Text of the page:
The measure would have set a reference point, or agreed level of fishing for skipjack tuna, the most common tuna used primarily in canned tuna.
PNA manages the world’s largest healthy stock of skipjack tuna, providing 50% of the world’s supply.
PNA chief executive Dr Transform Aqorau said the proposal would have set fishing effort of skipjack tuna to sustainable levels and protected tuna stocks which was one reason the WCPFC was formed.
“Instead Japan proposes to cut down fishing for half of the foreign purse seine vessels fishing in the Small Islands Developing States and this would include all the Japanese purse seine fleet,” Aqorau said.
“Their argument that this is a good enough tradeoff between the economic impacts on SIDS and the impacts of their domestic communities is wrong and contradicts the convention and their alternative proposal fails article 30 of the WCPFC convention.”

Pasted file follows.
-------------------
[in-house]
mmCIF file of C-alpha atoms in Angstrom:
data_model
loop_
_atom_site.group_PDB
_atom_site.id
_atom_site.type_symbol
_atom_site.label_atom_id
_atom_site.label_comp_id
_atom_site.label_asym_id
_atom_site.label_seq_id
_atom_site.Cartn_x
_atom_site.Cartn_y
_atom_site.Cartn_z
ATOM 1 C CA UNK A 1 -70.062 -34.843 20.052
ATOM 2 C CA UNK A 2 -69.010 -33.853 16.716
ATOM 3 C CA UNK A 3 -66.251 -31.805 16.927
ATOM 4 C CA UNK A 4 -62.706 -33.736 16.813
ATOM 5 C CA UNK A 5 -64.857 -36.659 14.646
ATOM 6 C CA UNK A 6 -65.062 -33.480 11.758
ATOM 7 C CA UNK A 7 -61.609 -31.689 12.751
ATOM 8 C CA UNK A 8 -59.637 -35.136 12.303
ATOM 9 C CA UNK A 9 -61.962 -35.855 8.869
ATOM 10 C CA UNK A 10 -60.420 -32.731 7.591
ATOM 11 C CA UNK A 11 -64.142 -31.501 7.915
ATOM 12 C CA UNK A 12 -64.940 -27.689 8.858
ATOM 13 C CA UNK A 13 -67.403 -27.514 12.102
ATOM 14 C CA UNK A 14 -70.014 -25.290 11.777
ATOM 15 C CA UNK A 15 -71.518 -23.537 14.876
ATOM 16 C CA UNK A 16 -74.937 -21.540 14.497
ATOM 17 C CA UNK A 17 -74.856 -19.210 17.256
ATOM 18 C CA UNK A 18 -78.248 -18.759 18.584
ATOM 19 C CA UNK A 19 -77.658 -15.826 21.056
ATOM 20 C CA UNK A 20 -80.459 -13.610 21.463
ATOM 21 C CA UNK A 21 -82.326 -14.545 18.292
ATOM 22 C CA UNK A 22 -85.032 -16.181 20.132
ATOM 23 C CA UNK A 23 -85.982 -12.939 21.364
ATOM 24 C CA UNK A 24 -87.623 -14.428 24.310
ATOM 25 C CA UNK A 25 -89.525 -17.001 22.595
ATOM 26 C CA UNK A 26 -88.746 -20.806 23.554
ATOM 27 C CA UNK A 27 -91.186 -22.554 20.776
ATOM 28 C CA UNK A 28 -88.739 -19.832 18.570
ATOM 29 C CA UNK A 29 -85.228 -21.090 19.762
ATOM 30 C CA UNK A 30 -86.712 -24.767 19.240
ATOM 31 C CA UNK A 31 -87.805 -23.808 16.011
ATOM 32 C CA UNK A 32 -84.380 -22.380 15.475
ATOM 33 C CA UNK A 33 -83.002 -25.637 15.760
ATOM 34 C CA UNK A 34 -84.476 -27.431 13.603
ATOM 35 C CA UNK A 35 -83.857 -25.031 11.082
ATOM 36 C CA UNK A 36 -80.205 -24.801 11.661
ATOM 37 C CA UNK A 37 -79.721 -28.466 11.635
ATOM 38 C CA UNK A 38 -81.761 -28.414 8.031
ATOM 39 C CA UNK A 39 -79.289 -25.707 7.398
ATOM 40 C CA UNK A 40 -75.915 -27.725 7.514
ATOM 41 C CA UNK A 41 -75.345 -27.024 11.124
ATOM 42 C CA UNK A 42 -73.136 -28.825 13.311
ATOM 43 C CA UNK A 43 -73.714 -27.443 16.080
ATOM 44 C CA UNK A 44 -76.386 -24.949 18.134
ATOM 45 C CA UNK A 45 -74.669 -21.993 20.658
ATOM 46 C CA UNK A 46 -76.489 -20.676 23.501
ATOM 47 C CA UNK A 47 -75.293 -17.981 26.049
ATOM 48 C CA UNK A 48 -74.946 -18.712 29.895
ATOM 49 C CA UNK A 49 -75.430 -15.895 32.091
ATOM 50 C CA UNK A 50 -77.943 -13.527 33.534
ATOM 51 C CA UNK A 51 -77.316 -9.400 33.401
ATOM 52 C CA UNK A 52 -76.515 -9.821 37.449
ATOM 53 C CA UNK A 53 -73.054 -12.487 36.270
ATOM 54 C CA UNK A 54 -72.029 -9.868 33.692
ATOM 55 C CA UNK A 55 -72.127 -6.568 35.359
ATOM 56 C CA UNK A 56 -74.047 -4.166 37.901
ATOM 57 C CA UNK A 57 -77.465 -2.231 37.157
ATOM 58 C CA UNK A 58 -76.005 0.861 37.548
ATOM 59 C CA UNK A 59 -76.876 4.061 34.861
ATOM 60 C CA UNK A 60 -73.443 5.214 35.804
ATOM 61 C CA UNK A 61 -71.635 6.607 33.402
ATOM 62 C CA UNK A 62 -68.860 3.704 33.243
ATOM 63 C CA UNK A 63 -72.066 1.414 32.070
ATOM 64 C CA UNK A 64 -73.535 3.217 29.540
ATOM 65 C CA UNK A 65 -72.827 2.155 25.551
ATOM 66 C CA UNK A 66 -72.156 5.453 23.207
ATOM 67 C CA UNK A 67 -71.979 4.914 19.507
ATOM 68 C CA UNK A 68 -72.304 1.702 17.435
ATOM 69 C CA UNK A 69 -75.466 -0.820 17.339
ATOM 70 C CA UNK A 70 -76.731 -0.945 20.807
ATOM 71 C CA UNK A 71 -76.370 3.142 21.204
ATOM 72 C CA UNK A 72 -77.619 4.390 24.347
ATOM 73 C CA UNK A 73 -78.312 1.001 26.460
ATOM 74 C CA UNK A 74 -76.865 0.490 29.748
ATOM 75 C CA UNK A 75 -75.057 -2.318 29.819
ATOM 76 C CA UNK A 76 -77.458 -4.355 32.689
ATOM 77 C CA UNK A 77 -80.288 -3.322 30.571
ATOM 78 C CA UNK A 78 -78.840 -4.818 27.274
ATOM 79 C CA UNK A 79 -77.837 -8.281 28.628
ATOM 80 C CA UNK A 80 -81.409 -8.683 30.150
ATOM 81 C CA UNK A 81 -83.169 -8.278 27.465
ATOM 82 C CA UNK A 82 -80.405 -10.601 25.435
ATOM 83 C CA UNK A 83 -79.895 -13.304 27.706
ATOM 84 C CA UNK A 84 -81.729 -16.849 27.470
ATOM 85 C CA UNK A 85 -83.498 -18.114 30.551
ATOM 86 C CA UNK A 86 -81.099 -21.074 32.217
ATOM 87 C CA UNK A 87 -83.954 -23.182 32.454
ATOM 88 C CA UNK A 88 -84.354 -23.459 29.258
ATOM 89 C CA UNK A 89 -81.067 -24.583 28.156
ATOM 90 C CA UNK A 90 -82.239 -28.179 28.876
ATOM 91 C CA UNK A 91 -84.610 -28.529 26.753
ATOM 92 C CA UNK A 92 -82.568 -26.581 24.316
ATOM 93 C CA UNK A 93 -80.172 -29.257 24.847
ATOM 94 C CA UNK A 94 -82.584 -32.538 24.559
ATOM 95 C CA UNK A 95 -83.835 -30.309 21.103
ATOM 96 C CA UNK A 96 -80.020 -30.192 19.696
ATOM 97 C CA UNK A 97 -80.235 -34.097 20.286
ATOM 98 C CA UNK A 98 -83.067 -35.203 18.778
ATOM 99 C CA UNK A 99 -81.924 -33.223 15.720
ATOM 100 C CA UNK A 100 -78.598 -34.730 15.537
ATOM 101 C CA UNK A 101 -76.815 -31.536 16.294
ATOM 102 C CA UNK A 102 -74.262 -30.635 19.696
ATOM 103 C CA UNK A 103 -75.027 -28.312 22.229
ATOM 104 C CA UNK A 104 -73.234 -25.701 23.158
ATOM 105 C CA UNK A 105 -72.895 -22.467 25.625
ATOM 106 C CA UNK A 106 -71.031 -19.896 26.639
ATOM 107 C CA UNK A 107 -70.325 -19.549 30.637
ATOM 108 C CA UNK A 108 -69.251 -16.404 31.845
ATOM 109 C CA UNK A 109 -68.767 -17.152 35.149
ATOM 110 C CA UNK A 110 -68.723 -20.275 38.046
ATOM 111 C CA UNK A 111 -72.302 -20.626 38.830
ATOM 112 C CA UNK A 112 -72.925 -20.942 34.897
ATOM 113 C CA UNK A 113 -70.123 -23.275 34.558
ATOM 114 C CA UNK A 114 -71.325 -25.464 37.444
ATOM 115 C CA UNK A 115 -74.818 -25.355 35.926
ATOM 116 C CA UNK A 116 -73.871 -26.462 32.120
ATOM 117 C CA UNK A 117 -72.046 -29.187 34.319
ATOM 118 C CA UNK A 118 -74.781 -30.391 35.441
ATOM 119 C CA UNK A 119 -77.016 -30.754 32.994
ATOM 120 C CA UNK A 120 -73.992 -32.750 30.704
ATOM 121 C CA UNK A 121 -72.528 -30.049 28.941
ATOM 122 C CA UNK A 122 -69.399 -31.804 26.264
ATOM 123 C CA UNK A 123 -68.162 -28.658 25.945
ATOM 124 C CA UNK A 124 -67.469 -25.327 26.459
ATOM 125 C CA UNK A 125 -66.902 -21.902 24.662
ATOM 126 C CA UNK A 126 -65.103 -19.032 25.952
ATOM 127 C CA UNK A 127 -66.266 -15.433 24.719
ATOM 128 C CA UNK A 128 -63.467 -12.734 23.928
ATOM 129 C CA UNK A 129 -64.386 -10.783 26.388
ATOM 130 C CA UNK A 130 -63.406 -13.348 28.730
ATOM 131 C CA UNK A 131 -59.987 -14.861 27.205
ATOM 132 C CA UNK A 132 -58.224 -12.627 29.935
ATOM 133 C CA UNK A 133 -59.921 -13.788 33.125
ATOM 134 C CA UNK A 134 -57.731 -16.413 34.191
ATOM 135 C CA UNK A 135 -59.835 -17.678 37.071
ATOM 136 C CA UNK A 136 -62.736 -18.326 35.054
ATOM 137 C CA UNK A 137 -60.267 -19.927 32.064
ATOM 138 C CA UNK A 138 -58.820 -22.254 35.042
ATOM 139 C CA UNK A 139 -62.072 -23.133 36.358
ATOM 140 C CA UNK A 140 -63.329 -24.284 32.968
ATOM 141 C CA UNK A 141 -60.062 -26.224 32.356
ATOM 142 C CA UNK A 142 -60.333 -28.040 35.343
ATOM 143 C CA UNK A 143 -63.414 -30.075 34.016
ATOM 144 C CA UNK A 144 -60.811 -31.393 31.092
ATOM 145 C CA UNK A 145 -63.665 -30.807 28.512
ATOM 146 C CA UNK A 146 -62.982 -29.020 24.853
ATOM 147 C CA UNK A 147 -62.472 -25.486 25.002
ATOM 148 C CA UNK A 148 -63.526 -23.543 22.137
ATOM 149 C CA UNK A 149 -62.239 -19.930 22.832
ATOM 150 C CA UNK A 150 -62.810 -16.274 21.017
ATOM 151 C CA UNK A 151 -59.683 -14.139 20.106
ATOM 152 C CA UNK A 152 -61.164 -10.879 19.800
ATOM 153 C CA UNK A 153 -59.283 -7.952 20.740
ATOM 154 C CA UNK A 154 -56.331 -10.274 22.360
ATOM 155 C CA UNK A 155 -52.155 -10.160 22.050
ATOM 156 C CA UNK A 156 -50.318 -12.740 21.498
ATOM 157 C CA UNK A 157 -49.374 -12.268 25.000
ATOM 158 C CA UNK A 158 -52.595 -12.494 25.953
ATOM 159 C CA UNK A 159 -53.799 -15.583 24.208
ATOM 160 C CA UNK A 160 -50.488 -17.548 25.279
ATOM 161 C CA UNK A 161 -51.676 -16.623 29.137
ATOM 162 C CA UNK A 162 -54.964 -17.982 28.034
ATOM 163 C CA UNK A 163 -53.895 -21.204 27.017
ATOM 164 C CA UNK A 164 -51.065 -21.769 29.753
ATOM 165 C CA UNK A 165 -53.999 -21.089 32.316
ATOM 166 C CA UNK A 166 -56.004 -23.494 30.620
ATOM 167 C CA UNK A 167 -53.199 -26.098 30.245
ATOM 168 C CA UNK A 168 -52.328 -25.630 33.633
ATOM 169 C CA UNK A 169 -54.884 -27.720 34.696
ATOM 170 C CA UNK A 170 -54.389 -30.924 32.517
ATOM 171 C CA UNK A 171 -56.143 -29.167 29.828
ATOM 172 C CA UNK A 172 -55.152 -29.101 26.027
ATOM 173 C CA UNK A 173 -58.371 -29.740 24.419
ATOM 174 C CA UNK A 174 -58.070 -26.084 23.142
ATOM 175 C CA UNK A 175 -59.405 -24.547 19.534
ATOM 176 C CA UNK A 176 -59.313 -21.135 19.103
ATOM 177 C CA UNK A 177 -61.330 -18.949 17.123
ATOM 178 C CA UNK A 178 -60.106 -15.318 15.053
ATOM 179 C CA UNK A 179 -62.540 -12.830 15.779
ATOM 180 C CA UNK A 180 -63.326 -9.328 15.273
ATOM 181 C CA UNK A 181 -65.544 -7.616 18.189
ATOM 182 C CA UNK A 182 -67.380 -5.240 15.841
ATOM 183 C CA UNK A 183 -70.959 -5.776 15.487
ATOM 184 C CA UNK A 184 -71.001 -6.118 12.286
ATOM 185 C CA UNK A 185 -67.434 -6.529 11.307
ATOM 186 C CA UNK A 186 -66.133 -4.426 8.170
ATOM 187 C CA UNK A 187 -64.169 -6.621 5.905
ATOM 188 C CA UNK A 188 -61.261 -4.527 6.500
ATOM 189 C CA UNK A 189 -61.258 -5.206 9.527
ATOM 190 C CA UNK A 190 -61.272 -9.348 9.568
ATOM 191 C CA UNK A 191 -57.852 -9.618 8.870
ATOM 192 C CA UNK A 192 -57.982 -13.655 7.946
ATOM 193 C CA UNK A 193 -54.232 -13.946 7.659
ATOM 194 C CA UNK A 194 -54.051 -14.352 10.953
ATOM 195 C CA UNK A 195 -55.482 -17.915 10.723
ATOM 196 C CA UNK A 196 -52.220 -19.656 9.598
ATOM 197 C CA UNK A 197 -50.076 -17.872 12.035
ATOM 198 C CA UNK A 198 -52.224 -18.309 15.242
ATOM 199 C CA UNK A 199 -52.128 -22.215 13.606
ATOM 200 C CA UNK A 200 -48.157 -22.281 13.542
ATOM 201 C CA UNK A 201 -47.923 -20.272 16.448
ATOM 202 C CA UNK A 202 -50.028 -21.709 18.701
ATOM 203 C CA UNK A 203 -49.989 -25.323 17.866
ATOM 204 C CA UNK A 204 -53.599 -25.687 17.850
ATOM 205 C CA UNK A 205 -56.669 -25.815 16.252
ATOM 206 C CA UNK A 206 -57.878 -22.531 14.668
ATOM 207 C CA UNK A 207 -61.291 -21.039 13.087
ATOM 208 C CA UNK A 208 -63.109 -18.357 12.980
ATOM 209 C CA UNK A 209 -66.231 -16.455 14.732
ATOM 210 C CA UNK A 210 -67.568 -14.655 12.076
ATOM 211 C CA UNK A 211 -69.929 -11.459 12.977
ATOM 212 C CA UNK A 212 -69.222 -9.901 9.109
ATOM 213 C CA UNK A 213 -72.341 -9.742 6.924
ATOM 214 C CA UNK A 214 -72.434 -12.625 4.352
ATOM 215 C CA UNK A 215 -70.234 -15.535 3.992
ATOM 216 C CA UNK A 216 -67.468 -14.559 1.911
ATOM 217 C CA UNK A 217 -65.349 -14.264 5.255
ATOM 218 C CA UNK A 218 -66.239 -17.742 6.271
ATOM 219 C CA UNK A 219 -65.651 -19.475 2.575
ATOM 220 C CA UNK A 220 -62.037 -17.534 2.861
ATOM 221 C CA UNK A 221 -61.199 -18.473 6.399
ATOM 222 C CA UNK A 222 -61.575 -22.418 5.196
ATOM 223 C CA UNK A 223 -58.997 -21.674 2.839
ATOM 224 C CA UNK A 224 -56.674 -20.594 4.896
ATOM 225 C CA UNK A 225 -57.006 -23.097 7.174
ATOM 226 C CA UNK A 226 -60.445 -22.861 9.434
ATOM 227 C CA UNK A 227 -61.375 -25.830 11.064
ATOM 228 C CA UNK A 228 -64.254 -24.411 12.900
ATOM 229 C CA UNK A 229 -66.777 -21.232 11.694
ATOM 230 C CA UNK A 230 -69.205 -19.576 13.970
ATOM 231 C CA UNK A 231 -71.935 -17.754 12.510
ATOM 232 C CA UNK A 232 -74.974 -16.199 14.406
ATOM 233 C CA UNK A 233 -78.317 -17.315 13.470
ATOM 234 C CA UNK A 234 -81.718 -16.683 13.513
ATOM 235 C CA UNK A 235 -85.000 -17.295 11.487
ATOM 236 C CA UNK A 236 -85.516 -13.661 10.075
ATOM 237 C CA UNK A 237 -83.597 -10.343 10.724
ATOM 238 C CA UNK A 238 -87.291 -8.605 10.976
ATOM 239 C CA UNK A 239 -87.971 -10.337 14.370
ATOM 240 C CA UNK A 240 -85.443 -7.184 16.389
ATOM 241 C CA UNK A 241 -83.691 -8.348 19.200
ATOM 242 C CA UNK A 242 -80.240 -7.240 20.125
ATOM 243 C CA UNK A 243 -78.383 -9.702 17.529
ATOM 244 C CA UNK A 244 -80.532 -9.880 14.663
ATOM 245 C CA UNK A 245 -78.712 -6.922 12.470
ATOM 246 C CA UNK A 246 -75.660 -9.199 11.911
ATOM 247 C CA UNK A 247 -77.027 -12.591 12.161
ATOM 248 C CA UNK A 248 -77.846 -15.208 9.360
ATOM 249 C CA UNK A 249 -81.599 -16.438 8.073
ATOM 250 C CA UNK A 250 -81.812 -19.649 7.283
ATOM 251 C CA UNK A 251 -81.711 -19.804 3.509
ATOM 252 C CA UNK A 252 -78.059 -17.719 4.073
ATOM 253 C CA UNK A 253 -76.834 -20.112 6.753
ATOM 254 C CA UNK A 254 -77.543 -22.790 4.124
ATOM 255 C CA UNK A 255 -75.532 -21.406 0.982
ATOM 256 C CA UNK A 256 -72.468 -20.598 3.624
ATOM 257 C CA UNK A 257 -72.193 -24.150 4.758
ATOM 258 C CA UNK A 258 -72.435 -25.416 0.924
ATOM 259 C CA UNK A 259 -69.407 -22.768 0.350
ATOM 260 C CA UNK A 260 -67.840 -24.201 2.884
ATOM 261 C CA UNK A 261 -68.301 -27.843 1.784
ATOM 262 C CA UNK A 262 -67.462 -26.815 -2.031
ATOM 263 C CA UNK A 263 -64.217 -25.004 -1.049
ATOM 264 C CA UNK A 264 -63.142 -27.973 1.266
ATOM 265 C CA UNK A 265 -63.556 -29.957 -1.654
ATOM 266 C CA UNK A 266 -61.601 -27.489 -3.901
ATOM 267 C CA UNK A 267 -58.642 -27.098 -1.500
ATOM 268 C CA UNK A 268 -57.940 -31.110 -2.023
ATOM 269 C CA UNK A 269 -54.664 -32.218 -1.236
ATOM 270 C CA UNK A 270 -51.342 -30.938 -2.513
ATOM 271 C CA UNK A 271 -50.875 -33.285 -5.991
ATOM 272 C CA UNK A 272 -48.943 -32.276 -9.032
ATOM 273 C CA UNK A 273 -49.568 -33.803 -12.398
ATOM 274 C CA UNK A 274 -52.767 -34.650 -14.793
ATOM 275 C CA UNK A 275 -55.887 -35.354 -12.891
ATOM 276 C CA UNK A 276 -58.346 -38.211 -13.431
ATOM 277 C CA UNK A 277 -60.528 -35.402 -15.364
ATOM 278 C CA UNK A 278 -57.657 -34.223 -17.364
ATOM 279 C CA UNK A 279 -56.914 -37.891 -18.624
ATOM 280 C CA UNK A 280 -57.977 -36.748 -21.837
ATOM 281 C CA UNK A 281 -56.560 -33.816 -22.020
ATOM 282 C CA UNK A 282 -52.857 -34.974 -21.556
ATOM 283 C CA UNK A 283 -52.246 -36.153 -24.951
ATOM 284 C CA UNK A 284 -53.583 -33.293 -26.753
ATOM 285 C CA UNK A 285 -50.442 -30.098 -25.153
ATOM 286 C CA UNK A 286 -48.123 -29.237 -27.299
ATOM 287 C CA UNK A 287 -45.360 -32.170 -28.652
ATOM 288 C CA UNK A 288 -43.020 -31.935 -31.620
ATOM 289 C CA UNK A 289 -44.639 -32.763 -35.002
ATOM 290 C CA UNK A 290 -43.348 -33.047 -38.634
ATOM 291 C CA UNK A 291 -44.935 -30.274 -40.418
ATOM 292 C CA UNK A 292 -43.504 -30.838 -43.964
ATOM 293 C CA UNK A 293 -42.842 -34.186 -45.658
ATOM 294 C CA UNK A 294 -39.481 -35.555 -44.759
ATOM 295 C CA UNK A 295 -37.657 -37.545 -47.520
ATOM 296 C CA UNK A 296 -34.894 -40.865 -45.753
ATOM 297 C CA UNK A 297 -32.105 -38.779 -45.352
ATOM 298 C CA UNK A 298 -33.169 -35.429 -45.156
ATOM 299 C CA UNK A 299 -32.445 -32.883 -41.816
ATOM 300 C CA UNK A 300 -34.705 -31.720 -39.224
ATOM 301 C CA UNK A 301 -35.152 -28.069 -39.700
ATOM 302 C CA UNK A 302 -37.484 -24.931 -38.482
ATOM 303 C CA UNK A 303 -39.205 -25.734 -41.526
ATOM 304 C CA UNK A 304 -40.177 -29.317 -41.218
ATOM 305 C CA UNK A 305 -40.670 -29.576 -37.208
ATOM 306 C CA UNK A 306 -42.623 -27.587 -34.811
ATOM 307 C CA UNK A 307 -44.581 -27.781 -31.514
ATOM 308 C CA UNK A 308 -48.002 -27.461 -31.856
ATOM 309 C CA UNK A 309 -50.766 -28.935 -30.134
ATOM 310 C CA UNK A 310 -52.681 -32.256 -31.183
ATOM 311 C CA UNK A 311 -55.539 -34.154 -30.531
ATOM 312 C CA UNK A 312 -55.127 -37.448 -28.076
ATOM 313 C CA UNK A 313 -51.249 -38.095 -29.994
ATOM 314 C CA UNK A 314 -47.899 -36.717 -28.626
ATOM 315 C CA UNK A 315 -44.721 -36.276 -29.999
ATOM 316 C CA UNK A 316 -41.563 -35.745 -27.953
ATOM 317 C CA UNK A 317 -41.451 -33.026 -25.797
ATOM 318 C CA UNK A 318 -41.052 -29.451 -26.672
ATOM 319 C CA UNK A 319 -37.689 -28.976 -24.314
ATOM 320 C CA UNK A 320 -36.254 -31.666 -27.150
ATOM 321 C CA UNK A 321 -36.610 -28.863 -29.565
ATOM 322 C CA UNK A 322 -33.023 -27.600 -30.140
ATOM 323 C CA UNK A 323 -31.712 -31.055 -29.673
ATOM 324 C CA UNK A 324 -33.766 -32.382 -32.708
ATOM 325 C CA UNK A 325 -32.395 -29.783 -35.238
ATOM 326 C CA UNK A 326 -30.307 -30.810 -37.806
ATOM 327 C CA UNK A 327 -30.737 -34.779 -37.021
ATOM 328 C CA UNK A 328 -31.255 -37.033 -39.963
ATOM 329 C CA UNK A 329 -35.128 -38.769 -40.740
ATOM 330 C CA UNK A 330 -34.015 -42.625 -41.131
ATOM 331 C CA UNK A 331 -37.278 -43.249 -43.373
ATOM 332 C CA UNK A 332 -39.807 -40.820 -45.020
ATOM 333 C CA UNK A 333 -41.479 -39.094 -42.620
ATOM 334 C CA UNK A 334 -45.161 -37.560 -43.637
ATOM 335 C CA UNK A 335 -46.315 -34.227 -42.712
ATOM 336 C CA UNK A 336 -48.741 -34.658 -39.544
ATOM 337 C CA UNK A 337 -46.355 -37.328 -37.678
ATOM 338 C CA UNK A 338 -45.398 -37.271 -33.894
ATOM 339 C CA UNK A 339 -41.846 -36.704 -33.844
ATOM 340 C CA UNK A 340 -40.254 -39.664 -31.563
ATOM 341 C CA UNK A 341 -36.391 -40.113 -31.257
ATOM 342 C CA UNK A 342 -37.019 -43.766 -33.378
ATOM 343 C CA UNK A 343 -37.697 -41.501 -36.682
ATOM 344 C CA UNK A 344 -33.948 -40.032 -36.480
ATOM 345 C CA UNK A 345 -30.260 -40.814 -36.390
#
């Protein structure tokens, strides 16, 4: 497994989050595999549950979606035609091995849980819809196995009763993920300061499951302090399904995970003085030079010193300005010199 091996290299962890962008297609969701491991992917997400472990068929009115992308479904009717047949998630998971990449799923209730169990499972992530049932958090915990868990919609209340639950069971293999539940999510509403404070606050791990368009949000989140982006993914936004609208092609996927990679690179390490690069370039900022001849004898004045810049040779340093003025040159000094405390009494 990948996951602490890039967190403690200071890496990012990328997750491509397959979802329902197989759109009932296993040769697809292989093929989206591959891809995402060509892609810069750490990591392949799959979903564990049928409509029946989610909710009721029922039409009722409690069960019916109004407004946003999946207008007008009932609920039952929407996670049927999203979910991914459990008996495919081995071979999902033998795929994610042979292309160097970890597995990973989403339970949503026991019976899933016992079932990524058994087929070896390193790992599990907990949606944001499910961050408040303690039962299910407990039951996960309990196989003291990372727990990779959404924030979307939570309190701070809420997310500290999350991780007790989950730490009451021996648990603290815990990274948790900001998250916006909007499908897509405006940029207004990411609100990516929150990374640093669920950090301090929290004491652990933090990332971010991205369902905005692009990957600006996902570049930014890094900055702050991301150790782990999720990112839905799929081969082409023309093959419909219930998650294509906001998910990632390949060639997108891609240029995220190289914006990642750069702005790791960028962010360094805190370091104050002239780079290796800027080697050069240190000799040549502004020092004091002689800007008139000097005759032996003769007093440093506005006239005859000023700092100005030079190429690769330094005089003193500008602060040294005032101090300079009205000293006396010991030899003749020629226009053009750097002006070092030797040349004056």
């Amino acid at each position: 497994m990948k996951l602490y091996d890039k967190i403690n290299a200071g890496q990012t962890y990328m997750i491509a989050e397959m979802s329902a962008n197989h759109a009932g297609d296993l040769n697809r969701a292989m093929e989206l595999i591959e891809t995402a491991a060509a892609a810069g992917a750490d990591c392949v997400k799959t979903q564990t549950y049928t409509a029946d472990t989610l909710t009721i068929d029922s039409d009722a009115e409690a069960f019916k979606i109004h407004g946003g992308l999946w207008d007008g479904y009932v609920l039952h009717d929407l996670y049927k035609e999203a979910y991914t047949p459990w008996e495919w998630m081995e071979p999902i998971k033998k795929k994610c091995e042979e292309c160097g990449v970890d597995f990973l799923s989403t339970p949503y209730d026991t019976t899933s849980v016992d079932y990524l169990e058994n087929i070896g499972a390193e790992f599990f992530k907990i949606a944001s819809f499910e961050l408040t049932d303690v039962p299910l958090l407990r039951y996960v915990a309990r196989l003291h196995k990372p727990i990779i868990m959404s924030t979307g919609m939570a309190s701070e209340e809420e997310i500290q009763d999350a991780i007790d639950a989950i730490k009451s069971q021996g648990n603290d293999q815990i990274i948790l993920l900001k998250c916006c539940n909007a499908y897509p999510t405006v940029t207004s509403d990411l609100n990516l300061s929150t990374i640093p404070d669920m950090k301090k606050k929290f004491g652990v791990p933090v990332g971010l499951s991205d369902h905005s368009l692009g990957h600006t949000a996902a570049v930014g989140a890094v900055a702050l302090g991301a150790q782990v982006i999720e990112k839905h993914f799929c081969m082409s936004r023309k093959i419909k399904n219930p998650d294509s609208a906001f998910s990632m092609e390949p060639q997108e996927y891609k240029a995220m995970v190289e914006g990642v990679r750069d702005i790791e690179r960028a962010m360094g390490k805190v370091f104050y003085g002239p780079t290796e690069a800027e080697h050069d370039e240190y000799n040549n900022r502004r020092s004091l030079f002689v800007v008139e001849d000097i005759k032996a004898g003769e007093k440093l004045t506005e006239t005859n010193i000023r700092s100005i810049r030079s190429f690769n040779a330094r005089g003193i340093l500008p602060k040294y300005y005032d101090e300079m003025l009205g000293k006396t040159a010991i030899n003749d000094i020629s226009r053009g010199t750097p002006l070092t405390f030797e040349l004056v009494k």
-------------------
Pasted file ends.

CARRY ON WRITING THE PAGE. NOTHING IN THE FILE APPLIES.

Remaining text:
Aqorau said the PNA still felt the measure was solid and would have benefitted the commission.
On the floor of the WCPFC, PNA expressed disappointment while addressing the commission in a closing statement on their proposal which had the approval of most members except Japan.
It said despite understanding Japan’s concern for the decline in its coastal fisheries, they would have greatly strengthened the WCPFC management of skipjack tuna and related fisheries if they had agreed to the proposal on skipjack tuna.